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James v. Paul

Paul called James (known as James the Just), the brother of Jesus, an "apostle." (Gal. 1:19, "Other of the apostles I saw none, except James, the brother of the Lord.")

Jesus made James one of the pillars of the church. Clement, an early Christian leader, in his book Hypotyposes said that "the Lord after his resurrection imparted knowledge to James the Just and to John and Peter, and they imparted it to the rest of the Apostles, and the rest of the Apostles to the 70, of whom Barnabas was one." (Eusebius, Church History II, i. 2-4, quoting Clement in the 4th Century.)

Also, Peter and John chose James the Just to lead the 12. Clement said in the same work: "For they say that Peter, James and John after the Ascension of our savior, as if also preferred by our Lord, did not strive after honor, but chose James the Just the Bishop of Jerusalem." Eusebius, id. See also Mark Kern, The Life of the Apostle Paul (2014) at 25.

Did James, Jesus' brother, the Bishop of Jerusalem, to whom Jesus imparted important knowledge after the Resurrection that was then spread among the 12 and then the 70, write his epistle to address flaws in Paul's writings, as we said in Jesus Words Only?

James' Words Responding to Paul

Paul

James

Gal 2:16; Romans 3:28: Justification is by faith not works of the Law.

James 2:24: Justification is by works not faith alone

Gal 3:6; Romans 4:3: Quotes Genesis 15:6, Faith made Abraham right with God.

James 2:22-23: Quotes Genesis 15:6, his faith and deeds worked together

Gal 3:20; Romans 3:30: God is one.

James 2:14-19: You believe God is one, good but even demons believe that!

Gal 3:23: We were captive under the law.

James 1:25: The law makes people free

Gal 5:18, Rom 8:2 & 10:4: We are not under the law.

James 2:10-13: We will be judged according to the law, but there is mercy for the merciful

Romans 5:20: God sent the law to increase sin

Romans 7 5: law works in our members to bring sin and death

Romans 7:7, not know to covet had law not told me not to covet

1 Cor. 15:56 "sinful passions...[are] coming into active exercise through the law" (Tischendorf interpretation); literally, 

"the strength of sin is the law" (KJV / NIV)

James 1:13-15: God tempts no one. Desire causes sin which causes death

Gal 5:10-12 The one troubling you will bear the penalty, no matter who he is

James 4:11: He who judges his brother, judges the law

Gal 1:12-16, 2 Cor.12:1-7 Paul did not learn from the other apostles but by direct revelation from Christ above

James 3:14-15: If you are jealous & ambitious, do not boast & lie. This isn't the wisdom that comes down from above.

Gal 1:20 "before God, I do not lie!"

James 5:12 Do not Swear by heaven or earth, but let your "yes" be yes and your "no" be no

1Cor 9:15, 2 Cor 10:14-15, 11:21-23, 2 Cor 12:11-12, Phil 3:8-9, I Thes 2:7-12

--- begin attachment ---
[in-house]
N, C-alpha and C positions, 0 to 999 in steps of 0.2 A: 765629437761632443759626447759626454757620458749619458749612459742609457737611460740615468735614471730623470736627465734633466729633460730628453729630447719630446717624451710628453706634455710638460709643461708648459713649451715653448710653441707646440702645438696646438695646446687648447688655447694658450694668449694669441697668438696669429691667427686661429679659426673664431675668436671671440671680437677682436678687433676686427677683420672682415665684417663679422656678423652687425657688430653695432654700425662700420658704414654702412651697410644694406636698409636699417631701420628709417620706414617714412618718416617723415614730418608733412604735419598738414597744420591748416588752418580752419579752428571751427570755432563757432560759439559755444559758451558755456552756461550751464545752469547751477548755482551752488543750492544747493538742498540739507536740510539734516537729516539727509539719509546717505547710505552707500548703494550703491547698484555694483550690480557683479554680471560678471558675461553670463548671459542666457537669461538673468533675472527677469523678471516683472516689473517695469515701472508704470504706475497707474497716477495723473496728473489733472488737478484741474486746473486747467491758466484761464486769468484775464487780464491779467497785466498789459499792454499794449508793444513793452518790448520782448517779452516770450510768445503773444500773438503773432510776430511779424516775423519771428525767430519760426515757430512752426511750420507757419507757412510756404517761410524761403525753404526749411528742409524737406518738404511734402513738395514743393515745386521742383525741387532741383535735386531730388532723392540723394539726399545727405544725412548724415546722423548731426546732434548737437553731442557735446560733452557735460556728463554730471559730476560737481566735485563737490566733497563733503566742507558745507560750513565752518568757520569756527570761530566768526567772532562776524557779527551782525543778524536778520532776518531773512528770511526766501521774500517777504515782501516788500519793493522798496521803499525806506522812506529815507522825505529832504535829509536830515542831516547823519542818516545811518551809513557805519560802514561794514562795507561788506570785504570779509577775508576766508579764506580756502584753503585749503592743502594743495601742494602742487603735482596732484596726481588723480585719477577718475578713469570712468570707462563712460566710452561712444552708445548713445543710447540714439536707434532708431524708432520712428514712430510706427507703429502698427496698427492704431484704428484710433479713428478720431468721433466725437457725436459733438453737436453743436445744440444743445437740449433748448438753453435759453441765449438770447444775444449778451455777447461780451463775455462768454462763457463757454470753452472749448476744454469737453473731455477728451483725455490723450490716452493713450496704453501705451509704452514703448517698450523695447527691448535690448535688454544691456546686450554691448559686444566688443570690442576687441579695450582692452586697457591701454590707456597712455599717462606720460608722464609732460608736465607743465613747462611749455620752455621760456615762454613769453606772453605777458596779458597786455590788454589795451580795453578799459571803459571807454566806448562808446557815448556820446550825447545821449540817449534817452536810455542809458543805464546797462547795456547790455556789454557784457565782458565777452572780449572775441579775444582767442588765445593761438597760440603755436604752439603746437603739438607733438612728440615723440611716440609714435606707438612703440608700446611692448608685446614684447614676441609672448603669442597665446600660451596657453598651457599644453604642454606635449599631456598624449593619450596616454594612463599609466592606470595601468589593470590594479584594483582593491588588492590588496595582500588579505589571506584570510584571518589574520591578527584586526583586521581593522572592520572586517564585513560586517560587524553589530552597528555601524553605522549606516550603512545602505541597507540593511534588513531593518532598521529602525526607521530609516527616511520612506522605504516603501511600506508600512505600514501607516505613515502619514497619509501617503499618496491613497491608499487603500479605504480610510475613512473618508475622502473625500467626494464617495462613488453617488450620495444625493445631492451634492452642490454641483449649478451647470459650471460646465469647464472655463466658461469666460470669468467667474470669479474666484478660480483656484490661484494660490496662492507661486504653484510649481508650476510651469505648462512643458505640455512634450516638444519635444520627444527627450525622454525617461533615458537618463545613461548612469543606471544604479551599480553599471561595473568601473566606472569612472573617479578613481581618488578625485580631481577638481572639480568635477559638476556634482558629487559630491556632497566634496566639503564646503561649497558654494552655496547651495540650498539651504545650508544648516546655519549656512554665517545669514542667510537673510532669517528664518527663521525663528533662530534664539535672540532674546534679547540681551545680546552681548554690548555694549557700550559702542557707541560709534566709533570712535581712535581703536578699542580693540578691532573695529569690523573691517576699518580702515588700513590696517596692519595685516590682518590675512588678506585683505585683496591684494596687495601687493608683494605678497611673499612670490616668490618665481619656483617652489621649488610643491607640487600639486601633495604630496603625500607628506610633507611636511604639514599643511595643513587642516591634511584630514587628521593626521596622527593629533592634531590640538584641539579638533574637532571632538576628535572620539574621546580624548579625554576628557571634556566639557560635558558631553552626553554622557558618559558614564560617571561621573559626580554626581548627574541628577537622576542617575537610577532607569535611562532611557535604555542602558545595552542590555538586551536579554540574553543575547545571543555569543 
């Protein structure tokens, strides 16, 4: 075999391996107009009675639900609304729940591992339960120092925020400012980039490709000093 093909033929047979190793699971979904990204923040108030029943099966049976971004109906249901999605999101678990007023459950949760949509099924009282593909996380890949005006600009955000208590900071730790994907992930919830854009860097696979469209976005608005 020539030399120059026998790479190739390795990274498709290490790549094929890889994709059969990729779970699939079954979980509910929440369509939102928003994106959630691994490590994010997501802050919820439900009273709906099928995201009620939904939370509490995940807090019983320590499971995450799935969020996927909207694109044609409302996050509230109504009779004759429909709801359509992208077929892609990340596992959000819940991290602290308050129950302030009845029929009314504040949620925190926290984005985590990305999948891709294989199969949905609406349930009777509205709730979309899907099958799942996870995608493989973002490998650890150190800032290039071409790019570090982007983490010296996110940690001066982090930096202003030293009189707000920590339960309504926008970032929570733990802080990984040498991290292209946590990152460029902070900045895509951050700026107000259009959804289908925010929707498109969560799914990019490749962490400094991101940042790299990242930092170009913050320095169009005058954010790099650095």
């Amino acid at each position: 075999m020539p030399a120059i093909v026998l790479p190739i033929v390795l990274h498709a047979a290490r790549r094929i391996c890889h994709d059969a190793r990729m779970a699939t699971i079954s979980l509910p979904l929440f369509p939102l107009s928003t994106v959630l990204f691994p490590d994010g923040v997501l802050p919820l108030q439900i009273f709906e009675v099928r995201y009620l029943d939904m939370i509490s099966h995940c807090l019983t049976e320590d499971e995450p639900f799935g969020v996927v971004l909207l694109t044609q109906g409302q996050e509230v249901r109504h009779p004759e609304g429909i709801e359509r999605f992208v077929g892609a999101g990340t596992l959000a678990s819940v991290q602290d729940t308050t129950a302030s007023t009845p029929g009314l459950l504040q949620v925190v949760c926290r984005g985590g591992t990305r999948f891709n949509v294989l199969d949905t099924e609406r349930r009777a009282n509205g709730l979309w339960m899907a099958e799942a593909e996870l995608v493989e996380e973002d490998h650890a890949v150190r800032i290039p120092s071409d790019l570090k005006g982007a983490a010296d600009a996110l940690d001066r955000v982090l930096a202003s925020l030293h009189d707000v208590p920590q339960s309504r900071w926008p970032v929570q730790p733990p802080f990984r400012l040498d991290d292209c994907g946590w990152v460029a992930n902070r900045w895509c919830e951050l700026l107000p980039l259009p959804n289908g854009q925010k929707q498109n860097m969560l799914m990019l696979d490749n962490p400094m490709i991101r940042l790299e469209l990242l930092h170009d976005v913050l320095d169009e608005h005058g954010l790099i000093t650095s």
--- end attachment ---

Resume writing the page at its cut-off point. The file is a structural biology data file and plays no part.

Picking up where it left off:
James 3:5: Don't Boast!

Gal 1:8-9: Paul curses the one preaching "a different Gospel"

James 3:9: Don't curse!

Augustine in 412 AD wrote that James' epistle, along with 1 John and 2 Peter were aimed to refute the faith alone doctrine found in Paul's writings, which Second Peter attributed to Paul's writings being "hard to understand" "nonsense" or "unintelligible" -- the three meanings of the Greek word dysnoetas in 2 Peter 3:16. So Augustine, after explaining that criticism of Paul by Apostle Peter, explained:

"Apostolic Epistles of [Second] Peter, John, James and Jude direct their aim chiefly against it" [i.e., faith alone doctrine from Paul's "difficult to understand" words] so as to maintain with vehemance that faith without works profits not."  (Augustine, Faith and Works (republished 1847) at 57.)

There was nothing subtle about this point in James' Epistle. Luther wrote:

“Many sweat hard at reconciling James with Paul, but unsuccessfully. ‘Faith justifies’ [Romans 3:28] stands in flat contradiction to ‘faith does not justify’ [James 2:24.] If anyone can harmonize these sayings, I’ll put my doctor’s cap on him and let him call me a fool.”

Quoted in Jason Van Vliet, Ed., Living Waters from Ancient Springs: Essays in Honor of Cornelis Van Dam (Wipf and Stock Publishers, 2011) at 103.  

In F.F. Powell's Robbing Peter to Pay Paul (2009) at 67, Powell aptly says: "James obviously believes that Paul is adding an erroneous tenet to the gospel." Hence, there is good reason to believe James' Epistle is directed at Paul's writings, and at least how it was being typically construed in that era, the same as today.  

 

STUDY NOTES 

Some think they have solved the contradiction between James and Paul by claiming Paul had two senses of the word works. Daniel Fuller in The Unity of the Bible (Zondervan: 2010) at xcviii smugly says “But Luther (and Calvin) did not enjoy the benefits of the rather recent movement in Biblical theology and so were apparently unaware that Paul used ‘works’ in two different senses,” and thus Luther “unfortunately repudiated Jams as subcanonical.” 

However, Fuller’s claim is besides the point. Paul says “faith justifies” (Romans 3:28.) James says “faith without works does not justify” (James 2:17). Because Paul does not use the word works in what is at issue, Paul’s usage of the word works elsewhere does not matter. It is James’ usage that matters. James is saying that such a claim that “faith justifies” is certainly deficient in something: works. He then uses Abraham’s work of obedience with Isaac as the kind of work he has in mind that justifies. I am certain works in Paul means at least the kind of work that James had in mind. And so does every evangelical pastor of renown. Hence, if Paul had a second meaning of works, it is irrelevant. The question is did James have a reasonably correct understanding, and did James intent to contradict that. The answer is obvious.